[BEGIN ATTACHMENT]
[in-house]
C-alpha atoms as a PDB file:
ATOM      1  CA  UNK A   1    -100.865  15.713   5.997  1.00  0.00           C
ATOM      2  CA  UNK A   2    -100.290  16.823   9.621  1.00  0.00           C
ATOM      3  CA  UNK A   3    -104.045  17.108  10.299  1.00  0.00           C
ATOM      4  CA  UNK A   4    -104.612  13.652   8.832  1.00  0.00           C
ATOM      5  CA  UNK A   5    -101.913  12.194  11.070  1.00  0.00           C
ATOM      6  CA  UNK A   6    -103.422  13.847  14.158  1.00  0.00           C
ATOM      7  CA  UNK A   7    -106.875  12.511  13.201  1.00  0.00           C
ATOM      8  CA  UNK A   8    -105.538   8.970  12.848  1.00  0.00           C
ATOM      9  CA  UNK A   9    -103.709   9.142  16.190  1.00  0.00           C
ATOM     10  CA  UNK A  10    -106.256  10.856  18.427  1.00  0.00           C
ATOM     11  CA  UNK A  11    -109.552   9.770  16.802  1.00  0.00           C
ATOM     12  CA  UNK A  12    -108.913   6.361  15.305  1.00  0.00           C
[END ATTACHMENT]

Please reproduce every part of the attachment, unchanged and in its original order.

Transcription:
[in-house]
C-alpha atoms as a PDB file:
ATOM      1  CA  UNK A   1    -100.865  15.713   5.997  1.00  0.00           C
ATOM      2  CA  UNK A   2    -100.290  16.823   9.621  1.00  0.00           C
ATOM      3  CA  UNK A   3    -104.045  17.108  10.299  1.00  0.00           C
ATOM      4  CA  UNK A   4    -104.612  13.652   8.832  1.00  0.00           C
ATOM      5  CA  UNK A   5    -101.913  12.194  11.070  1.00  0.00           C
ATOM      6  CA  UNK A   6    -103.422  13.847  14.158  1.00  0.00           C
ATOM      7  CA  UNK A   7    -106.875  12.511  13.201  1.00  0.00           C
ATOM      8  CA  UNK A   8    -105.538   8.970  12.848  1.00  0.00           C
ATOM      9  CA  UNK A   9    -103.709   9.142  16.190  1.00  0.00           C
ATOM     10  CA  UNK A  10    -106.256  10.856  18.427  1.00  0.00           C
ATOM     11  CA  UNK A  11    -109.552   9.770  16.802  1.00  0.00           C
ATOM     12  CA  UNK A  12    -108.913   6.361  15.305  1.00  0.00           C